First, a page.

Several years ago in Guangzhou, China, I walked into an office supply store looking for a mailing tube for a couple of art prints. I scoured the store and couldn’t locate one, but what I did find was a cardboard tube packed with badminton shuttlecocks. I wondered for a moment if shuttlecocks were considered an office staple there and then thought, “Perfect. That will do the trick.” I proceeded to the checkout counter with the shuttlecocks, but wanted to see if a clerk would sell me just the tube—or perhaps had a mailing tube stashed away somewhere that I’d overlooked.
One problem: My grasp of Mandarin consisted of two words and neither of the store clerks spoke English. “No problem,” I thought. “I’ll just gesture. They’ll understand.” Well, what I hoped would be an easy game of charades turned into an exasperating failure of communication. I smiled and gestured. They smiled back, bemused looks on their faces. The smile may have worked, but universal the gestures were not. Finally, a young Chinese customer approached me and asked in English if I needed help. Rescued! He translated my quandary and they nodded their heads, smiled, and handed me the tube, minus the shuttlecocks, free of charge. I thanked them in one of my two Mandarin words and headed out the door, feeling like I’d just succeeded in crossing a huge cultural chasm.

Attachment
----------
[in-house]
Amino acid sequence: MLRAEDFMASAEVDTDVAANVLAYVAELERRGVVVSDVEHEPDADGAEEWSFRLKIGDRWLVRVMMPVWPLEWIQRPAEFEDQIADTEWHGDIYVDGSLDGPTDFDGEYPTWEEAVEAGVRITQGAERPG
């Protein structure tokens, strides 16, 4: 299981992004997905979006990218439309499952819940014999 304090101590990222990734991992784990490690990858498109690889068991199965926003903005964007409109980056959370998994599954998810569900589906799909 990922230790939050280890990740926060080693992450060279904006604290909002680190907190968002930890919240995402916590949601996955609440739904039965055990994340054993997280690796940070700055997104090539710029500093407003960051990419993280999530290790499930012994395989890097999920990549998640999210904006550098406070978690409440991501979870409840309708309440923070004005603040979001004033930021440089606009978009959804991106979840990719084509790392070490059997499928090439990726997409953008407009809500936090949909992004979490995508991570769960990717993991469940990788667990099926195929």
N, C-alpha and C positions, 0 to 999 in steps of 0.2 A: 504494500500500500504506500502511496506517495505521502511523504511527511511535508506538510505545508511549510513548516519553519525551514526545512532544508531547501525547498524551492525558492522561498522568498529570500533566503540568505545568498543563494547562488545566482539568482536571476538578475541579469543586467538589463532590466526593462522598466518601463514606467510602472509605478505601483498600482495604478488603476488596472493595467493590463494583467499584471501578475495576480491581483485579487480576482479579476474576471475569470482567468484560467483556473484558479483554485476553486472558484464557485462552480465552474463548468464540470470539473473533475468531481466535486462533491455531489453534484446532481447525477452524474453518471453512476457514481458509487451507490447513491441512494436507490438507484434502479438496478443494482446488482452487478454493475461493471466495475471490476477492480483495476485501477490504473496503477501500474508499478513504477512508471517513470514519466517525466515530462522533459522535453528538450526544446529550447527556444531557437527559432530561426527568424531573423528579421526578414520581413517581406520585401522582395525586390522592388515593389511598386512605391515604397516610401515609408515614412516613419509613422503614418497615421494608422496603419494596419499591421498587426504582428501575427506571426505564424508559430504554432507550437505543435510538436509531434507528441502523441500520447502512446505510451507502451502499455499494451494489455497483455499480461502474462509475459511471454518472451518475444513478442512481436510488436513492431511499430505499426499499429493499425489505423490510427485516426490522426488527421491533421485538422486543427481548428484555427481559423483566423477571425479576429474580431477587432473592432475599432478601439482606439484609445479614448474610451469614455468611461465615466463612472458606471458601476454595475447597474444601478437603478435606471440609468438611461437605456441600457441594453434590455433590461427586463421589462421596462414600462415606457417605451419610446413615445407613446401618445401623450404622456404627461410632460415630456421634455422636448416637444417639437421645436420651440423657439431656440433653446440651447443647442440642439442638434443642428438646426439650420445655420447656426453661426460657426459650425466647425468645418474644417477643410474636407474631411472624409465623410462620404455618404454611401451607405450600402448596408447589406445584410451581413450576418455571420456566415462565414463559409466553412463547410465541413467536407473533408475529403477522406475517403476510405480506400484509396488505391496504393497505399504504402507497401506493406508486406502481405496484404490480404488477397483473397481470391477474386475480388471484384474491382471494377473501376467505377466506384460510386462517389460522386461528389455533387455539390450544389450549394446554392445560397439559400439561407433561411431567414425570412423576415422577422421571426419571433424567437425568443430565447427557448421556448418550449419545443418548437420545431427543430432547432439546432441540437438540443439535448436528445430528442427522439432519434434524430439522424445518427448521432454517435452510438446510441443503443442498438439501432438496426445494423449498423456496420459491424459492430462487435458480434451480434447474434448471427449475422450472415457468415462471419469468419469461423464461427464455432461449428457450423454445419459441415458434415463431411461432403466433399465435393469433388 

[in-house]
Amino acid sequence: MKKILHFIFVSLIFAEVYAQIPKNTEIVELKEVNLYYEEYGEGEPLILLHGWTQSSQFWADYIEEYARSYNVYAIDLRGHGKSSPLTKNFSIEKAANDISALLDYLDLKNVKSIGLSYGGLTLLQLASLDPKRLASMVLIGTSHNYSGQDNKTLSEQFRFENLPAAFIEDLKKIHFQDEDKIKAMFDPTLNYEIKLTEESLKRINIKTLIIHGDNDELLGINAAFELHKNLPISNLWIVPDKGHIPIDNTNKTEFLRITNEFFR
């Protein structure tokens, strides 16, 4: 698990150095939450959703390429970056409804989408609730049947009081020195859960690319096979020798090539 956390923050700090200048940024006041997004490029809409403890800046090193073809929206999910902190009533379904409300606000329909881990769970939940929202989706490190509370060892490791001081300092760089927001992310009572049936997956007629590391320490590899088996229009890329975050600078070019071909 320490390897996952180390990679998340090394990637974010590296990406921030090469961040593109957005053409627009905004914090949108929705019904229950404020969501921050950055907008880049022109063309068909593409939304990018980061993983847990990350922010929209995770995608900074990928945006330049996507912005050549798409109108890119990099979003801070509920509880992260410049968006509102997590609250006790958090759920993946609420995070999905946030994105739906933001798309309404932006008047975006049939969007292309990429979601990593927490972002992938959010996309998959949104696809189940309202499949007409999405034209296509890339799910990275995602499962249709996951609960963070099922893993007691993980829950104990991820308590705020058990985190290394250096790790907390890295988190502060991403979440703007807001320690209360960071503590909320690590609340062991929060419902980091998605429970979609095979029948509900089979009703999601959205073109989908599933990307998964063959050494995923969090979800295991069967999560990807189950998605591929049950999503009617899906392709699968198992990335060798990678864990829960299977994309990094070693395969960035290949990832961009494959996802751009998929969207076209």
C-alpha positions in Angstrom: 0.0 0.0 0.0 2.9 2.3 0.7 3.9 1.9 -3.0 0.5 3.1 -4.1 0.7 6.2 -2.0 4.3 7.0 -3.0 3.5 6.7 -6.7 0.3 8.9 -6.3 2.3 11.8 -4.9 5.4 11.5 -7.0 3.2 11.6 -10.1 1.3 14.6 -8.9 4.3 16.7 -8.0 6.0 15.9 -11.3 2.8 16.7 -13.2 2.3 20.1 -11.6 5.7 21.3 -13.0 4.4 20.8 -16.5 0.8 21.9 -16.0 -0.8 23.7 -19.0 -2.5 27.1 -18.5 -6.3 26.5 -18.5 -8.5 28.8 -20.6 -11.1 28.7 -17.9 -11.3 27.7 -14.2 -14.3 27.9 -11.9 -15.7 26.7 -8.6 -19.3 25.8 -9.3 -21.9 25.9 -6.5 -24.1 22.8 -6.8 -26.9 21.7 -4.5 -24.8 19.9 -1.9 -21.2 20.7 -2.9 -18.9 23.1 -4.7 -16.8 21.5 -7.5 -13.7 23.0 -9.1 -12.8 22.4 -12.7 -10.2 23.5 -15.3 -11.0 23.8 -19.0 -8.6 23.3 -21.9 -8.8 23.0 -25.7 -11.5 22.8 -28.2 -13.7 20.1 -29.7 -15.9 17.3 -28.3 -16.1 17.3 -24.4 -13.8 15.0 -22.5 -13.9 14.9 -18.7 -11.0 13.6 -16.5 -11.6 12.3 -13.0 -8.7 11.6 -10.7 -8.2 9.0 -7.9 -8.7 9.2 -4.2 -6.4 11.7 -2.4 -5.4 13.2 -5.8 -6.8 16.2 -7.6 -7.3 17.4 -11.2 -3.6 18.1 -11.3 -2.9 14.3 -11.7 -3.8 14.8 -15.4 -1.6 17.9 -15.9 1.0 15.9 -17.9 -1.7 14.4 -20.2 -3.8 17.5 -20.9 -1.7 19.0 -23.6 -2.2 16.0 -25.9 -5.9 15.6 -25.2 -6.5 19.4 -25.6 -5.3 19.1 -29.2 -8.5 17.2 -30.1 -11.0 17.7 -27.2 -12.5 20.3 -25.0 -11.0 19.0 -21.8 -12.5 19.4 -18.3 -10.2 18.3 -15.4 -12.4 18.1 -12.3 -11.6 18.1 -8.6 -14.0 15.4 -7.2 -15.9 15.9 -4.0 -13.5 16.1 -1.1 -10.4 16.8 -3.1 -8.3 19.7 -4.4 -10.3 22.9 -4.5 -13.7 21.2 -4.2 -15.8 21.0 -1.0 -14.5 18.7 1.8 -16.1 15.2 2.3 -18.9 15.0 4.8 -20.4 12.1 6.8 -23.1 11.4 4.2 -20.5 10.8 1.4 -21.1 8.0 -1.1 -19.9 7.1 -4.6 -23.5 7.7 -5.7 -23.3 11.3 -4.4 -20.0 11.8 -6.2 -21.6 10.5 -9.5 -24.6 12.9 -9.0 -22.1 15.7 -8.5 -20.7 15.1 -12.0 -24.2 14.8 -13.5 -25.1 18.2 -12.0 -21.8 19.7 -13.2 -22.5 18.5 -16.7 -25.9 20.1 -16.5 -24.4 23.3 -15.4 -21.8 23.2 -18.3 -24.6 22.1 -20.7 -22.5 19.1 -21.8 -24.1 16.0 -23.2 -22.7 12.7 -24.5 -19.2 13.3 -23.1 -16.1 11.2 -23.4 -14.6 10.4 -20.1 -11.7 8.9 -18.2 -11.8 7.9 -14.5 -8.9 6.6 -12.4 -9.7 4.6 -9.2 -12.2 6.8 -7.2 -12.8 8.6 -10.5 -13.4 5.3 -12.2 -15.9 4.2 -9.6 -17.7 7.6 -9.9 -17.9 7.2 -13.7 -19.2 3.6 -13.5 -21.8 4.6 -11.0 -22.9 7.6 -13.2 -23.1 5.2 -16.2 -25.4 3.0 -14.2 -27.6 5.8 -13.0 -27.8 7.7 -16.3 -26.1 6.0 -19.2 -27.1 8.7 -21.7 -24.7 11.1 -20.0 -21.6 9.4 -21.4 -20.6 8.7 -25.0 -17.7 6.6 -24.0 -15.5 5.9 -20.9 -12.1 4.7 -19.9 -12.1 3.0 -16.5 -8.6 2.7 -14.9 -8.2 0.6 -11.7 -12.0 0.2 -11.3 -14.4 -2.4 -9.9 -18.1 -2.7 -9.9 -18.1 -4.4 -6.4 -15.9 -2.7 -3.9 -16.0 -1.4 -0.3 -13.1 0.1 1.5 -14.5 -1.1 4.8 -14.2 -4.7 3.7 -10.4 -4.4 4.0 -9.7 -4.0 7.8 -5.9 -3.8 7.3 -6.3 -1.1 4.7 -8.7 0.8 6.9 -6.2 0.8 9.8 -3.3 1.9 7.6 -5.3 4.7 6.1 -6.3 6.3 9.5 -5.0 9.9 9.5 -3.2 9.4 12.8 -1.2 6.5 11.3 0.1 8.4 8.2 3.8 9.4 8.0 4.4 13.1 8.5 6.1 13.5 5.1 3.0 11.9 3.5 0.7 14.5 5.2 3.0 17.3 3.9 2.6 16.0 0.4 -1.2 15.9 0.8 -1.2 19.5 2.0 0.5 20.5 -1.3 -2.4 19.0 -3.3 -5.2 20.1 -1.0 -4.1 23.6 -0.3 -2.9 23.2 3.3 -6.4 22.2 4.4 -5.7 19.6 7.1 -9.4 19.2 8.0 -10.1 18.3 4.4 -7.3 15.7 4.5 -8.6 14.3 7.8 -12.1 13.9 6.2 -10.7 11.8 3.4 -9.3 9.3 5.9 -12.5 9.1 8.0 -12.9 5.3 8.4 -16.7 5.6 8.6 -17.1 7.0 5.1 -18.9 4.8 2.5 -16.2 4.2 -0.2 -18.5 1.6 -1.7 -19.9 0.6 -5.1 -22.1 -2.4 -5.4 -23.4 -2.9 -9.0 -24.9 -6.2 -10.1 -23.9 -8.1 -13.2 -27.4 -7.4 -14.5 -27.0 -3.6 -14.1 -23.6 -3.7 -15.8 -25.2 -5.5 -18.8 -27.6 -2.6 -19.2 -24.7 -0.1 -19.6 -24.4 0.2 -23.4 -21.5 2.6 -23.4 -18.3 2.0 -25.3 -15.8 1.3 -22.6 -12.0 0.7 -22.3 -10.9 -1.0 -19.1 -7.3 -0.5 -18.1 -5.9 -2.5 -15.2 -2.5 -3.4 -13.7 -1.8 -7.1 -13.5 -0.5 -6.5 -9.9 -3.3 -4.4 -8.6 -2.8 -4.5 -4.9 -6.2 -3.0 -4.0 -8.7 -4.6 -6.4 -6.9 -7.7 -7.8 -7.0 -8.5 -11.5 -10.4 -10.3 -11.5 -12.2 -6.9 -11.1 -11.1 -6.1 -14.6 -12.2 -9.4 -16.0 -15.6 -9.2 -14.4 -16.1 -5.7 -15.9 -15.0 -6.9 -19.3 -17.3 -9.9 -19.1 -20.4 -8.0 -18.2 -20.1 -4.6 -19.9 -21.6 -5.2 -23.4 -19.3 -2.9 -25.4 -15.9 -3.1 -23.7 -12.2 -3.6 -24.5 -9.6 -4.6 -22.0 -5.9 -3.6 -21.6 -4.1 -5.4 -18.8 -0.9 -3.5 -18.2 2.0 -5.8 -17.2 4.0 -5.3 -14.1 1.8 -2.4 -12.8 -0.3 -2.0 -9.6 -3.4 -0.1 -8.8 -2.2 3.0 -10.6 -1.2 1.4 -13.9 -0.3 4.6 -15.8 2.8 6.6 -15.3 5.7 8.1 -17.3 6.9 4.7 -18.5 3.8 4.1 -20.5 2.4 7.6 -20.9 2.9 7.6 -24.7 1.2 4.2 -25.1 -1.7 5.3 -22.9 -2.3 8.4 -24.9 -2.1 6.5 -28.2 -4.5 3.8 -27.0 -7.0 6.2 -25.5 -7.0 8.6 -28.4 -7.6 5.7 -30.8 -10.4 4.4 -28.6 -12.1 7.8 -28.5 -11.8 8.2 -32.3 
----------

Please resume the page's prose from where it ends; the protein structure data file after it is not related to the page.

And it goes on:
I recalled this experience as I thought about the Somali Bantu refugees living in Syracuse who are featured in the article “Cultural Exchange.” Torn from their homeland by violence, they must struggle not only with their past, but also with adapting to an entirely new and different world. Fortunately, through a folk arts initiative led by Felicia McMahon of the anthropology department, they’ve had some help with the transition. McMahon and her students have established a wonderful relationship with the Bantu community, one that is centered on helping the women preserve their traditional arts. But the relationship encompasses so much more. It is one of friendships, sharing languages and cultural traditions, learning from one another, and appreciating the value of bringing diverse communities together. The rewards of connecting across cultures can reach from the most modest of measures (shuttlecock container, anyone?) to truly immeasurable ones that show us how remarkably resilient the human spirit is.
Jay Cox, Editor